3 Free iOS Apps For The House Hunter

| Free on iTunes

Home ownership really isn’t everything I’ve been led to believe it is. There’s a lot of work involved in maintaining the place where you decide to hang your hat.

For instance, there’s the weekly maintenance that includes (depending on where you live and the time of year) mowing the lawn, raking leaves, shoveling snow, landscaping, sweeping the walkway, weeding, and a long list of other chores. And that’s just the outside of the house! The American Dream can be a nightmare!

I guess if your pockets are deep enough you can hire someone to do much of that stuff for you, but if you’re sa simple man (or woman) of even simpler means then the rake, shovel, and broom are your weekend companions.

I love the outdoors, but I hate yard work. I can think of other things to do with my time other than getting all hot, sweaty, and bug-bit while polluting the air with the exhaust from a gas push mower to shorten grass that I fertilize and water to make grown. I feel like a gerbil in one of those wire wheels, no matter how fast I run, or in my case, push that mower, I am going nowhere.

On the other hand, I can’t deny that after the mowing and edging and trimming and sweeping and blowing and bagging my place looks good from the curb. And I do like the azaleas and crepe myrtles when they bloom, and the shade from the trees during the summer is welcomed.

I guess it’s back to the wire wheel for me.

Lately, however, I’ve been seriously thinking about downsizing, finding a much smaller place with a much smaller yard to deal with. This is actually not a bad time to think about these things because mortgage interest rates are low (averaging around 4% for most folks) and while the cost of new and existing homes are increasing, they are still pretty low. I’m thinking that maybe I should put my house on the market and use the proceeds and find a nice little bungalow or small light industrial building that I can fix up. Maybe setup a photography studio. Ahh, that would be the life!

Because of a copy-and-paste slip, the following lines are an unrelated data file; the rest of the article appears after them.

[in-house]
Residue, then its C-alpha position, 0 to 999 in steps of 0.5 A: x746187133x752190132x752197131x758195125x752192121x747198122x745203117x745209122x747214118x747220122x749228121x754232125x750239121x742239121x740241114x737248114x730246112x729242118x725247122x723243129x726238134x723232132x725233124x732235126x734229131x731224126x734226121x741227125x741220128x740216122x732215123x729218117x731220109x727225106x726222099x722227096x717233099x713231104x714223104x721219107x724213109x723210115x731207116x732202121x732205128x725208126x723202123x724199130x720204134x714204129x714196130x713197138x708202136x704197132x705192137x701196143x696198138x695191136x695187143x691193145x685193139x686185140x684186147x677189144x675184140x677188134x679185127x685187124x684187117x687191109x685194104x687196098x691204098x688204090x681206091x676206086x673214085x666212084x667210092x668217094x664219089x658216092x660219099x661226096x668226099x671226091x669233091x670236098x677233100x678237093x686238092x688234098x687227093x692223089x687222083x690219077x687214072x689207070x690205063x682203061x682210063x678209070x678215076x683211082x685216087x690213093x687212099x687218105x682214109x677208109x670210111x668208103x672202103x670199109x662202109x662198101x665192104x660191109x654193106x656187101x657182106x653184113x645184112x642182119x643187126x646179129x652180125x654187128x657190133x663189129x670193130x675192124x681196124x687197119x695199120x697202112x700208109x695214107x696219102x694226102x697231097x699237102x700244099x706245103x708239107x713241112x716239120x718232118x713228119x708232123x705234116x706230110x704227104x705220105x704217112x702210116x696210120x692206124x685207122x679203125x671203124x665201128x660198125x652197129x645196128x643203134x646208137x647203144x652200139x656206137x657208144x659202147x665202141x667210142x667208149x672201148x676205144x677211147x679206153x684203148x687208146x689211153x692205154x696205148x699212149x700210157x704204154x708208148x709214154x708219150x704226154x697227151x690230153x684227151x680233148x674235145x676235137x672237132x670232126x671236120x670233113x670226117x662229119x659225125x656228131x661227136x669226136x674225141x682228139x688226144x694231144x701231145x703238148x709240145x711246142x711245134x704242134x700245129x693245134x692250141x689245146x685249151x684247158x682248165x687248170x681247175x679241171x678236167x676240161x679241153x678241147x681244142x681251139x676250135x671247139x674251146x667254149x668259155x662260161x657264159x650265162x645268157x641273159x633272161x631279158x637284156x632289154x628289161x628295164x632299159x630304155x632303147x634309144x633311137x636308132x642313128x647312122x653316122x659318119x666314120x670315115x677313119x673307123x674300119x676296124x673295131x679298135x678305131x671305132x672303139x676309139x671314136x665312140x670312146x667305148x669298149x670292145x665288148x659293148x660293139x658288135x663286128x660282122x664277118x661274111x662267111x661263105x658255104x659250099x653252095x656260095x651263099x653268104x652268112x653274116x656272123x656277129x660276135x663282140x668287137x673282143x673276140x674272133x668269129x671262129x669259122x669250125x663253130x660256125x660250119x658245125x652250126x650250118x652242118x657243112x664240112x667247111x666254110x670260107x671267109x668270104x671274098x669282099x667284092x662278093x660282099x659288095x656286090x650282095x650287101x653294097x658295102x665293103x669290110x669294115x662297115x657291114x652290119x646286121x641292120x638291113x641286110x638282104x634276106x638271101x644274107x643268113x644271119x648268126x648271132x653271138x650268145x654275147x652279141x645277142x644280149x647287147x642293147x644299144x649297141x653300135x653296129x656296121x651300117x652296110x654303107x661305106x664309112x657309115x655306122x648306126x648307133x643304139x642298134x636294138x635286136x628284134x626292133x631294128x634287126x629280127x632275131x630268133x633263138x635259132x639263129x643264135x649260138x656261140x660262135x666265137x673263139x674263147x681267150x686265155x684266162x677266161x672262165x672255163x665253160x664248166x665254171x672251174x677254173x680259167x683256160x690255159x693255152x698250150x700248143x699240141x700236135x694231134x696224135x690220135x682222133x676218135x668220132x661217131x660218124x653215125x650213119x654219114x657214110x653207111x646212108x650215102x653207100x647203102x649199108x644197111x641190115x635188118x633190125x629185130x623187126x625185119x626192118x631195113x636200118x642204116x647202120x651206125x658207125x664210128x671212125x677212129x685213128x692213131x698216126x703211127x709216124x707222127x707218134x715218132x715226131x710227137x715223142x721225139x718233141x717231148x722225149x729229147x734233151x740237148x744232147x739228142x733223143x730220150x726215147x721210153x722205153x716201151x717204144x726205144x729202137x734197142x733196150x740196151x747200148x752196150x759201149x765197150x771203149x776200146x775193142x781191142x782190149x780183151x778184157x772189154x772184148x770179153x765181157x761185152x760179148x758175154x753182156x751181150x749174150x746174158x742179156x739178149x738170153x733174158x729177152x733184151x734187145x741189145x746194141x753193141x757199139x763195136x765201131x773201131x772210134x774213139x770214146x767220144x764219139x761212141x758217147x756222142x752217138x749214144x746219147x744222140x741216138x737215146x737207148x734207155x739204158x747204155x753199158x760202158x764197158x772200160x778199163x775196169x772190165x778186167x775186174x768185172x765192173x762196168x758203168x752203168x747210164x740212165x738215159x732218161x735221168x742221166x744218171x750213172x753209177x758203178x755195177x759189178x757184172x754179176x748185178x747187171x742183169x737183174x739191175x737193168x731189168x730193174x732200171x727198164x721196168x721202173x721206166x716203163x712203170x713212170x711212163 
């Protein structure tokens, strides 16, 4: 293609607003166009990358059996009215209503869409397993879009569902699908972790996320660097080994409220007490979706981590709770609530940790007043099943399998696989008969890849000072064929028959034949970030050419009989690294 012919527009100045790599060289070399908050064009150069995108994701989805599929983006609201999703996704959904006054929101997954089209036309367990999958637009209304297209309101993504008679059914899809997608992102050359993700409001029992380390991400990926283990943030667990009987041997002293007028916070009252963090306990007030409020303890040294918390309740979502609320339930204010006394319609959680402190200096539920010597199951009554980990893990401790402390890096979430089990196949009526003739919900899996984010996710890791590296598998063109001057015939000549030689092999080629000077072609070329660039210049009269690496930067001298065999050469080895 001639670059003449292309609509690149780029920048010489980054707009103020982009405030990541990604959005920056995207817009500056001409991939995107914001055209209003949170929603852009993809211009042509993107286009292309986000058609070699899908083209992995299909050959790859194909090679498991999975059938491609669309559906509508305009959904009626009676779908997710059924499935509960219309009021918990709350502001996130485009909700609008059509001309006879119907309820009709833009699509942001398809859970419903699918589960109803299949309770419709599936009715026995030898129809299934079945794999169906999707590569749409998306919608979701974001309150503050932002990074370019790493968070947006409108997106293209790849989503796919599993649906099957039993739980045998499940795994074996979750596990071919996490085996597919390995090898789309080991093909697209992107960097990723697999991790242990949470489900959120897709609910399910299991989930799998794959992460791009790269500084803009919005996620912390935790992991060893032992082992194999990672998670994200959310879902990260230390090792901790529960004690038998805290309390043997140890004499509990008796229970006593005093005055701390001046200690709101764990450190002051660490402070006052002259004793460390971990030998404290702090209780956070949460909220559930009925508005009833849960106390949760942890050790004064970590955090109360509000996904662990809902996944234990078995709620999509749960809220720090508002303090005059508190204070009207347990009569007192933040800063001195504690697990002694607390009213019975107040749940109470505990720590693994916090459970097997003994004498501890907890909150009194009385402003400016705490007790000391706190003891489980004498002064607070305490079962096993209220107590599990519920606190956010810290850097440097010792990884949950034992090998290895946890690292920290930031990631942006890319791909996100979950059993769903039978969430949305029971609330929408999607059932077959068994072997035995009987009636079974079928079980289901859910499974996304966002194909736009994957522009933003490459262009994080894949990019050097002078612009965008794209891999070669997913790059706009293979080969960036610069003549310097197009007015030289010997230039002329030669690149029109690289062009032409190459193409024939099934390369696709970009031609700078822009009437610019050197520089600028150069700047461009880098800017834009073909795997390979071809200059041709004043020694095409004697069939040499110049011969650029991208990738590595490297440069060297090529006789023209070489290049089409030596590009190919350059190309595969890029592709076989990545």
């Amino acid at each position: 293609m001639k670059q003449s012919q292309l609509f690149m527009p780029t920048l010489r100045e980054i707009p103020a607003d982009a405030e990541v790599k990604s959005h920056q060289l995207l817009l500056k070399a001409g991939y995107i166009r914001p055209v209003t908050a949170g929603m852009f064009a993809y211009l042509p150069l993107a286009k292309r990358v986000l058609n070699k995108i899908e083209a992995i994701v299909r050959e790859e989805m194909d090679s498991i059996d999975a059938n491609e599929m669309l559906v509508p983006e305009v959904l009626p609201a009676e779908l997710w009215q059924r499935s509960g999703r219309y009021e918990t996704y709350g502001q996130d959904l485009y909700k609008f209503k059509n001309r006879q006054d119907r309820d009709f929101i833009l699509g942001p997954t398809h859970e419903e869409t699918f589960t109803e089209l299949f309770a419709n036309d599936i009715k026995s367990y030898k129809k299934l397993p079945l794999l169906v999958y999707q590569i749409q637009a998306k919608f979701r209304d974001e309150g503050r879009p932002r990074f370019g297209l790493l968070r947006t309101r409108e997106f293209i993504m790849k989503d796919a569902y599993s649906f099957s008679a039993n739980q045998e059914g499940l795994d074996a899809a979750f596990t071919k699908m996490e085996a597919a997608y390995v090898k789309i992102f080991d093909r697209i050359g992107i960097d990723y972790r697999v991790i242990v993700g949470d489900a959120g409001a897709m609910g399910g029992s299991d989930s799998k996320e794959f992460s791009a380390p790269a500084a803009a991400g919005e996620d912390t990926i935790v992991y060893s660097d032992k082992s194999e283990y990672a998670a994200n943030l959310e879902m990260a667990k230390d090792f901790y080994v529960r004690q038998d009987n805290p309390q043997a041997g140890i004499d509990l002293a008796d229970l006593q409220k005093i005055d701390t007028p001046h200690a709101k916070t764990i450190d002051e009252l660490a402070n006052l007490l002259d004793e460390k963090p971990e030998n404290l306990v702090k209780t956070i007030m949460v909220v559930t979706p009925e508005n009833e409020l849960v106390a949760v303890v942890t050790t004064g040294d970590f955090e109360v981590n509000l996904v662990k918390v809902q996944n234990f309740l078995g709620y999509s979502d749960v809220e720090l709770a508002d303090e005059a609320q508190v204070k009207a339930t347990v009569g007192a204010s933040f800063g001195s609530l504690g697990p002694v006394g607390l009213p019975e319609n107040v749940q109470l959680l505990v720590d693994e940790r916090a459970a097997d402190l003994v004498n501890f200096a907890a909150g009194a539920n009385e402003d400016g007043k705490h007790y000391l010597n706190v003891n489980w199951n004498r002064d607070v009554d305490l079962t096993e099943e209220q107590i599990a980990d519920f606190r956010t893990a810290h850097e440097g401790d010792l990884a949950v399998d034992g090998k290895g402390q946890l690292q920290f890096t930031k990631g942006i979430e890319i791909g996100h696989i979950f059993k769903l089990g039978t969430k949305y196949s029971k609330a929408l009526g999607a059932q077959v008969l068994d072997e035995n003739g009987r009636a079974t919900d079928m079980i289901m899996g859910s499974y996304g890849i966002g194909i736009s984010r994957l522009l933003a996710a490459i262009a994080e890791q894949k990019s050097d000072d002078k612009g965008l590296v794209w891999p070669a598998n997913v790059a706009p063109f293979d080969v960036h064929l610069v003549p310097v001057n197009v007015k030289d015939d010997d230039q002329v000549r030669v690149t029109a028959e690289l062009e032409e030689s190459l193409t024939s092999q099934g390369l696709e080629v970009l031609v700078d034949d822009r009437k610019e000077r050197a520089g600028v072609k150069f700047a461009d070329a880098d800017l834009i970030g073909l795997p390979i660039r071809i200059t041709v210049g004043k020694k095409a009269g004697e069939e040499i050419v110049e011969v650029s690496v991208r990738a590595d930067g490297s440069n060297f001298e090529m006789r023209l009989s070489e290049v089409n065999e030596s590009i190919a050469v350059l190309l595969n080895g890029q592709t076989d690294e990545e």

If I want to do that I need to know what the housing market looks like in my area, and there are many free iOS apps that will let me do just that and more.

Take Zillow for instance. Here’s an a realtor agnostic app that lets you check out all of the listed homes on the market in any area of the U.S. you’re interested in living in. This is really a cool app! Define your search using parameters such as cost, number of bed and bathrooms, size and more and you can see all of the hit laid out on a map. In the iPad version the map is accompanied by a list of the mostly likely search hits, complete with a brief description and photo! That list is just a finger swipe away on the iPhone.


And here’s the coolest feature of all; you can limit your search to a particular area on the map simply by drawing a circle around it with your finger! You can then save your searches or send them through your social media of choice.

Zillow lists places for rent or purchase, and can even give you an estimate of how much your current home will list for. If you’re thinking about buying, selling, or renting grab Zillow first.

It’s always good to get a second opinion and you can do that easily enough when searching for a new home by grabbing another app. Realtor.com’s app is free and offers many of the same features Zillow does including the circle-the-area-of-interest search. It will also keep track of where you are and update the local listings on the map to show homes for sale in your immediate area. That’s pretty cool.


I’m not a fan of how it list homes, however. You don’t have the option to set your search parameters for homes between $50k and $200k, for instance, it only offers “Up to $200k”. You then have to adjust your sort order and go through the list to find the price range you want. You can hit the “Show more listings” button to get more listings as well. A bit cumbersome, but it works and it’s free.

The current state of the real estate market is a mixed bag. There are new listings for homes for sale and, unfortunately, foreclosures every day. What may be a misfortune for one person might be a great opportunity for another, and having a list of foreclosed homes in an area could reveal that opportunity to you. That’s why you might want to get the HUD Homes app.

HUD (Housing and Urban Development) is the government agency that underwrote many homes that are now ownerless and this app provides a listing of those dwellings in your area.

The app is pretty basic. Load in a search area by city, state, zip code and other parameters then the app will pinpoint the homes on a map meeting your criteria. Often the listings don’t have photos associated with them, and you have to get a free account to learn more about a place of interest.

HUD Homes